Fandom Is a Complicated Culture
Fandom is a complicated culture. ~Goldy Moldavsky, KILL THE BOY BAND
I loved this book. It's a refreshing feeling when you find a book that stands out the way
It's a refreshing feeling when you find a book that stands out the way KILL THE BOY BAND does. The book boasts itself at "The most shocking debut of the year" and I think it might be right. This isn't the YA novel we're used to. It's like a fangirl version of Scream Queens and Mean Girls. It follows four fangirls who idolize a British mega pop band called The Ruperts. They are named so because each of the four boys is named Rupert. They end up kidnapping Rupert P, the least talented one, and the "ugly" one. Every band boy has one. (Chris Kirpatrick, anyone?) What was meant as an opportunity to get as close as possible to the Boys ends up with girls committing a felony. Things get out of hand.
Each girl is at various stages of fandom. There's Isabel: The Tough One. She's Dominican, runs a fansite dedicated to The Ruperts, online harasses people who hate The Ruperts, and blackmails her way into being the #1 source for The Ruperts. She's seen them so often that it gets to the point where she's at the end of her fandom, and more in it for the hits she gets on her website. There's Erin. She's like Emma Roberts in every role she plays. She's the Beautiful One and Mean One all at the same time. Her story arc and twist are compelling and shocking. There's Apple. The Crazy One. She's Chinese and adopted. Without Apple, the group of girls wouldn't be able to secure the hotel room they need in order to carry out their plans. Apple is the target of fat shaming from the other girls. They're friends, but not. This trial is what forces them to remain as a unit even if the only thing that they truly have in common is The Ruperts themselves. Once that tie is broken, what do they have left when it comes to friendship?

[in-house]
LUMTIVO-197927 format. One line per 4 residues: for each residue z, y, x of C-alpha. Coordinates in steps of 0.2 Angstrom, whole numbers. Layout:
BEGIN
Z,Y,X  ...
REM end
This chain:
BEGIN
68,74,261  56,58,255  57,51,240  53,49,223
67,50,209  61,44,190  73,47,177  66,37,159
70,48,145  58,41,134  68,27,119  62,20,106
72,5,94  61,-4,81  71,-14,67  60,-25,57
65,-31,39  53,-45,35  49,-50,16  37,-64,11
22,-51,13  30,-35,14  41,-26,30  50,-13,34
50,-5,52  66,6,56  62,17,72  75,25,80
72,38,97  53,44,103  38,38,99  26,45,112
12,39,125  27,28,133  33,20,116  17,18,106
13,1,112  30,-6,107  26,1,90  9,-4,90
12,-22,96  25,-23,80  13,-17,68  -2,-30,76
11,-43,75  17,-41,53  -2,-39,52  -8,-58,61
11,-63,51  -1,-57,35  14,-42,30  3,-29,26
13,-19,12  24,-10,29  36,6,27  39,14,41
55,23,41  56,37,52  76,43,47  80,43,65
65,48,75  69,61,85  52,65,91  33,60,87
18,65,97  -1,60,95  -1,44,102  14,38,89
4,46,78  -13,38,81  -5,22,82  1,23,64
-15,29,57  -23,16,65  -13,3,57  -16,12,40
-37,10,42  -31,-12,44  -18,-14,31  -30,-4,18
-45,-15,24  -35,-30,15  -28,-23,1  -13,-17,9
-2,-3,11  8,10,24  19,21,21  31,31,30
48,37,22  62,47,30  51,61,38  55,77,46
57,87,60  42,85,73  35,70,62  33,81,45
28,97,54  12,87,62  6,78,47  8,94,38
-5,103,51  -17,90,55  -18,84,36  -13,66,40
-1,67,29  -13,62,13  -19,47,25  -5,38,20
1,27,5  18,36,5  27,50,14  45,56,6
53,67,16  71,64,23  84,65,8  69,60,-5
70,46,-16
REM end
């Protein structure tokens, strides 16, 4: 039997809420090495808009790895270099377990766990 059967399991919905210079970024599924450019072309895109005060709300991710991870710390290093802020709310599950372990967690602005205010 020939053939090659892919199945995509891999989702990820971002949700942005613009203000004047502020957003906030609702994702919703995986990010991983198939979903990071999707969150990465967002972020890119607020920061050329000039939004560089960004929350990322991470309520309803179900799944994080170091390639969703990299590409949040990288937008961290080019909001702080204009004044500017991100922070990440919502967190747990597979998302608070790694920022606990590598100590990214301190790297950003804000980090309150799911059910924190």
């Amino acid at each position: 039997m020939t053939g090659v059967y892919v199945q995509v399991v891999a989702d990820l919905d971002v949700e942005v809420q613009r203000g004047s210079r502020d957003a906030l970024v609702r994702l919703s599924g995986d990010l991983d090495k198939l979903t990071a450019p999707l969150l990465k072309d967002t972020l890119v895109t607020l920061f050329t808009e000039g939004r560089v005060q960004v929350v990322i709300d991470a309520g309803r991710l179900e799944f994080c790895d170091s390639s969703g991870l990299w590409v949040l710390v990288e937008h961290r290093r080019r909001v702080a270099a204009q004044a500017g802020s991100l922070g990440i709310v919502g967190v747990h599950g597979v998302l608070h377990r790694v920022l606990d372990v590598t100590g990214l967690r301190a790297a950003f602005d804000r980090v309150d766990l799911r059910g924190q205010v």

Finally, there's our unreliable narrator. She goes by many names, usually plucked from popular 80s movies. The final and most prominent identity is Sloane from Ferris Bueler's Day Off. "Sloane" is the Innocent One. She's the voice of reason and law in this slice into crime and murder. The best part of this novel is the use of the Unreliable Narrator. Do we trust Sloane? We shouldn't, but she frames the story to make herself come out as the good one. Even she tells the reader, breaking the fourth wall constantly, that she very well could make herself as the "Innocent" when she should be or could be the "Crazy" one. There's a very real moment when Sloane wonders what is the truth in her web of lies. She is a writer of fanfic, after all. What if this is just one more of her elaborate stories she makes up.
Another wonderful aspect of the narrative is the use of modern dialect and internet slang. Gosh, saying that makes me feel a tad old. But it's true. Sloane speaks the way the internet does. She offers a reflection on fandoms, the mad frenzy of loving someone you only know through music or film. The rush that comes with knowing the intimate details through gossip website and Twitter and stolen photos. (I did learn a new term: Citizen Pap. No that kind of pap. It's Citizen Paparazzi. Duh.) Sloane slowly starts to come out of her fangirl craze and starts seeing other fangirls through the eyes of their critiques. The entire time I think, why is is that when girls love something it is easily dismissed? There's a pivotal moment that summarizes my takeaway from this book. It's when Sloane is speaking to an adult male:
Are never taken seriously.
"...should find a nice hobby."
But we should be taken seriously. We can be amazing. And dangerous.
KILL THE BOY BAND by Goldy Moldavsky is a crazy, ultra modern ride into the world of fangirls everywhere. With ROTFL moments and girls that are as smart as they are mean, as cunning as they are unreliable, this satire is a must read.
*Bonus points for cleverly threading in boy band lyrics throughout the novel. #ItsTheHardestThingIllEverHaveToDo.